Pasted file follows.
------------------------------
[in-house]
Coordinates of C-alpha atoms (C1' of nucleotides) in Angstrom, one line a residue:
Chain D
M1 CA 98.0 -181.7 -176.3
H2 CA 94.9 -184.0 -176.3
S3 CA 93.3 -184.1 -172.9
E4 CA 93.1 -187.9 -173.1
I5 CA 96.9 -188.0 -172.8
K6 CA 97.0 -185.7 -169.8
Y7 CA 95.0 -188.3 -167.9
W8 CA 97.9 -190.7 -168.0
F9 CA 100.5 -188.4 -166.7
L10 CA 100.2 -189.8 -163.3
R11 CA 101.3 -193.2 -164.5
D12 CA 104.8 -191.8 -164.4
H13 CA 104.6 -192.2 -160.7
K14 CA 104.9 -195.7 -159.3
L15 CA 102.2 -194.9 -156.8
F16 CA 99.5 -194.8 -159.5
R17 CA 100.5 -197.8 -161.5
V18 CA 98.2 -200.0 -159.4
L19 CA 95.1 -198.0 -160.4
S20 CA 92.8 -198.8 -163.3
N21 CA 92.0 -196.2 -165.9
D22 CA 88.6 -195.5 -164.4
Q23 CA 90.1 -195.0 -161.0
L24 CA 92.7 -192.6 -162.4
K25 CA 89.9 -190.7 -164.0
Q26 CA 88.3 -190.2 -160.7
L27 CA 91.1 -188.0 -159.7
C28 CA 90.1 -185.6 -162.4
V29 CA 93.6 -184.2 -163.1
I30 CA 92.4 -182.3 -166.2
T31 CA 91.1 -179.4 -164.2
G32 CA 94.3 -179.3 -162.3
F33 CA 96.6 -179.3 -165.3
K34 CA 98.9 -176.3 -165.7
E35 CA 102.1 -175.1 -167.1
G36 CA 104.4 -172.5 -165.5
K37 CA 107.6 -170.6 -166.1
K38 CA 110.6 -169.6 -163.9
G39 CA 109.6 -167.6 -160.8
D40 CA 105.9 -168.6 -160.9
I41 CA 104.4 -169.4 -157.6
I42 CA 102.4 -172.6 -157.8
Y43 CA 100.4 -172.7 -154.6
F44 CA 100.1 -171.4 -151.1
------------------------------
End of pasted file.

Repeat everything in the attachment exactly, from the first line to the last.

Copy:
[in-house]
Coordinates of C-alpha atoms (C1' of nucleotides) in Angstrom, one line a residue:
Chain D
M1 CA 98.0 -181.7 -176.3
H2 CA 94.9 -184.0 -176.3
S3 CA 93.3 -184.1 -172.9
E4 CA 93.1 -187.9 -173.1
I5 CA 96.9 -188.0 -172.8
K6 CA 97.0 -185.7 -169.8
Y7 CA 95.0 -188.3 -167.9
W8 CA 97.9 -190.7 -168.0
F9 CA 100.5 -188.4 -166.7
L10 CA 100.2 -189.8 -163.3
R11 CA 101.3 -193.2 -164.5
D12 CA 104.8 -191.8 -164.4
H13 CA 104.6 -192.2 -160.7
K14 CA 104.9 -195.7 -159.3
L15 CA 102.2 -194.9 -156.8
F16 CA 99.5 -194.8 -159.5
R17 CA 100.5 -197.8 -161.5
V18 CA 98.2 -200.0 -159.4
L19 CA 95.1 -198.0 -160.4
S20 CA 92.8 -198.8 -163.3
N21 CA 92.0 -196.2 -165.9
D22 CA 88.6 -195.5 -164.4
Q23 CA 90.1 -195.0 -161.0
L24 CA 92.7 -192.6 -162.4
K25 CA 89.9 -190.7 -164.0
Q26 CA 88.3 -190.2 -160.7
L27 CA 91.1 -188.0 -159.7
C28 CA 90.1 -185.6 -162.4
V29 CA 93.6 -184.2 -163.1
I30 CA 92.4 -182.3 -166.2
T31 CA 91.1 -179.4 -164.2
G32 CA 94.3 -179.3 -162.3
F33 CA 96.6 -179.3 -165.3
K34 CA 98.9 -176.3 -165.7
E35 CA 102.1 -175.1 -167.1
G36 CA 104.4 -172.5 -165.5
K37 CA 107.6 -170.6 -166.1
K38 CA 110.6 -169.6 -163.9
G39 CA 109.6 -167.6 -160.8
D40 CA 105.9 -168.6 -160.9
I41 CA 104.4 -169.4 -157.6
I42 CA 102.4 -172.6 -157.8
Y43 CA 100.4 -172.7 -154.6
F44 CA 100.1 -171.4 -151.1